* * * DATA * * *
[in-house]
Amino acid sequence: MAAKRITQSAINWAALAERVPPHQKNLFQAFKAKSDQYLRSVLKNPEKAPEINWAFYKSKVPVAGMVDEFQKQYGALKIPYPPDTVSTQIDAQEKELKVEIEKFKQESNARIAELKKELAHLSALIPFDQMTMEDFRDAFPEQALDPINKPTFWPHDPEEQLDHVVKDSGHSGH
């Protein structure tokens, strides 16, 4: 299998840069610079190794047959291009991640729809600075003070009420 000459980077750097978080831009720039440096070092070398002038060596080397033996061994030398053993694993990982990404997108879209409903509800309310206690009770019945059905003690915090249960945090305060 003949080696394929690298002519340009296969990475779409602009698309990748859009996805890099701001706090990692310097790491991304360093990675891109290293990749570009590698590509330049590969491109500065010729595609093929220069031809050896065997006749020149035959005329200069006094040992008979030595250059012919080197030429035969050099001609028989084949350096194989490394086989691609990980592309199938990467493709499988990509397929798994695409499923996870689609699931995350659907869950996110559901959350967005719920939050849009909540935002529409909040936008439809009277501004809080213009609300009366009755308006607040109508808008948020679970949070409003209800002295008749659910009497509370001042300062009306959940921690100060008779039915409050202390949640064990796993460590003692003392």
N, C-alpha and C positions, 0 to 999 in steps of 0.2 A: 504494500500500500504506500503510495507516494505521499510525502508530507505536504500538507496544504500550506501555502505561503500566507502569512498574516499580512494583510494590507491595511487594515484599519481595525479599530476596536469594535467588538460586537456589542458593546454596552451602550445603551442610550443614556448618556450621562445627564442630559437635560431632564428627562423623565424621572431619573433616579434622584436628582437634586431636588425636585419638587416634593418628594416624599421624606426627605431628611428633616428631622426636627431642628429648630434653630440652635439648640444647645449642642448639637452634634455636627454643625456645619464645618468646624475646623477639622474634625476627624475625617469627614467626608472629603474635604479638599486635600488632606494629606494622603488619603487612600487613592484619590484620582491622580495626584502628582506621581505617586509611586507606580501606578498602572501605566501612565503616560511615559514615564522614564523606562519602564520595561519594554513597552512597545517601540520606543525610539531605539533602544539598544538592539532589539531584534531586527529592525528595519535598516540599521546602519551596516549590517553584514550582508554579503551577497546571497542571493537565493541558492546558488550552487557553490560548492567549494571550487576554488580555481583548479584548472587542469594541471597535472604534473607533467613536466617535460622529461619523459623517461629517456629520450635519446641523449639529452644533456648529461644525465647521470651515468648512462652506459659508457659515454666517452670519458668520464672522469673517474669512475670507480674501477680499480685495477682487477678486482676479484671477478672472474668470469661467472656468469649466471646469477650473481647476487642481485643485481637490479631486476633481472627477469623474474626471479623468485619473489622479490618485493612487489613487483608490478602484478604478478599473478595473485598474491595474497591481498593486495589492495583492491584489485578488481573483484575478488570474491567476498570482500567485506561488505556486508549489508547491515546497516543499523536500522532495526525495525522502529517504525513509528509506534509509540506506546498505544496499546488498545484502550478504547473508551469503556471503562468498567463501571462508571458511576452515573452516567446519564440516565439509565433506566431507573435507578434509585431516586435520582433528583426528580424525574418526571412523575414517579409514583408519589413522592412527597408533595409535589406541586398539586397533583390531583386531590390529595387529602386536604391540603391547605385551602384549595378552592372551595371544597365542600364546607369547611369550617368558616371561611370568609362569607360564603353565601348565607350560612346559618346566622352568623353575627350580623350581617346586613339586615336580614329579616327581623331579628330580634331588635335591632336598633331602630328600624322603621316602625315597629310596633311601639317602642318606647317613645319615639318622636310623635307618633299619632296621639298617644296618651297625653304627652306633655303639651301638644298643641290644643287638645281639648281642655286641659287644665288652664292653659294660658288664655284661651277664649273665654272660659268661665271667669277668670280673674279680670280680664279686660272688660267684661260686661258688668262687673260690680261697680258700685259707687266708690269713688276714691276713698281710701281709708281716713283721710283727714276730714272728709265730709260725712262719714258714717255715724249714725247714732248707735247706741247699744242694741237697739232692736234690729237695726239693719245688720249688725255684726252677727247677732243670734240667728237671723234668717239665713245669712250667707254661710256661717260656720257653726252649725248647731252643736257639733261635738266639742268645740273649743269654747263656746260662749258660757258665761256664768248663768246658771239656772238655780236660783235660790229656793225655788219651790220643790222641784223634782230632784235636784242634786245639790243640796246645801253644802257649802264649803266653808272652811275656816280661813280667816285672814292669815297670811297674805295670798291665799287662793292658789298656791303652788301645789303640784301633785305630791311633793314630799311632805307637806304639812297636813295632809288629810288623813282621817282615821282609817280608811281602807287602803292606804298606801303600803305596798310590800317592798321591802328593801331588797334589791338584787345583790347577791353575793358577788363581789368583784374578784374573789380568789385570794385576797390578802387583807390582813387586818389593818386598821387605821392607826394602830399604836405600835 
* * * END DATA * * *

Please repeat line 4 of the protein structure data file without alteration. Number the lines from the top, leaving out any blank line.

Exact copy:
N, C-alpha and C positions, 0 to 999 in steps of 0.2 A: 504494500500500500504506500503510495507516494505521499510525502508530507505536504500538507496544504500550506501555502505561503500566507502569512498574516499580512494583510494590507491595511487594515484599519481595525479599530476596536469594535467588538460586537456589542458593546454596552451602550445603551442610550443614556448618556450621562445627564442630559437635560431632564428627562423623565424621572431619573433616579434622584436628582437634586431636588425636585419638587416634593418628594416624599421624606426627605431628611428633616428631622426636627431642628429648630434653630440652635439648640444647645449642642448639637452634634455636627454643625456645619464645618468646624475646623477639622474634625476627624475625617469627614467626608472629603474635604479638599486635600488632606494629606494622603488619603487612600487613592484619590484620582491622580495626584502628582506621581505617586509611586507606580501606578498602572501605566501612565503616560511615559514615564522614564523606562519602564520595561519594554513597552512597545517601540520606543525610539531605539533602544539598544538592539532589539531584534531586527529592525528595519535598516540599521546602519551596516549590517553584514550582508554579503551577497546571497542571493537565493541558492546558488550552487557553490560548492567549494571550487576554488580555481583548479584548472587542469594541471597535472604534473607533467613536466617535460622529461619523459623517461629517456629520450635519446641523449639529452644533456648529461644525465647521470651515468648512462652506459659508457659515454666517452670519458668520464672522469673517474669512475670507480674501477680499480685495477682487477678486482676479484671477478672472474668470469661467472656468469649466471646469477650473481647476487642481485643485481637490479631486476633481472627477469623474474626471479623468485619473489622479490618485493612487489613487483608490478602484478604478478599473478595473485598474491595474497591481498593486495589492495583492491584489485578488481573483484575478488570474491567476498570482500567485506561488505556486508549489508547491515546497516543499523536500522532495526525495525522502529517504525513509528509506534509509540506506546498505544496499546488498545484502550478504547473508551469503556471503562468498567463501571462508571458511576452515573452516567446519564440516565439509565433506566431507573435507578434509585431516586435520582433528583426528580424525574418526571412523575414517579409514583408519589413522592412527597408533595409535589406541586398539586397533583390531583386531590390529595387529602386536604391540603391547605385551602384549595378552592372551595371544597365542600364546607369547611369550617368558616371561611370568609362569607360564603353565601348565607350560612346559618346566622352568623353575627350580623350581617346586613339586615336580614329579616327581623331579628330580634331588635335591632336598633331602630328600624322603621316602625315597629310596633311601639317602642318606647317613645319615639318622636310623635307618633299619632296621639298617644296618651297625653304627652306633655303639651301638644298643641290644643287638645281639648281642655286641659287644665288652664292653659294660658288664655284661651277664649273665654272660659268661665271667669277668670280673674279680670280680664279686660272688660267684661260686661258688668262687673260690680261697680258700685259707687266708690269713688276714691276713698281710701281709708281716713283721710283727714276730714272728709265730709260725712262719714258714717255715724249714725247714732248707735247706741247699744242694741237697739232692736234690729237695726239693719245688720249688725255684726252677727247677732243670734240667728237671723234668717239665713245669712250667707254661710256661717260656720257653726252649725248647731252643736257639733261635738266639742268645740273649743269654747263656746260662749258660757258665761256664768248663768246658771239656772238655780236660783235660790229656793225655788219651790220643790222641784223634782230632784235636784242634786245639790243640796246645801253644802257649802264649803266653808272652811275656816280661813280667816285672814292669815297670811297674805295670798291665799287662793292658789298656791303652788301645789303640784301633785305630791311633793314630799311632805307637806304639812297636813295632809288629810288623813282621817282615821282609817280608811281602807287602803292606804298606801303600803305596798310590800317592798321591802328593801331588797334589791338584787345583790347577791353575793358577788363581789368583784374578784374573789380568789385570794385576797390578802387583807390582813387586818389593818386598821387605821392607826394602830399604836405600835 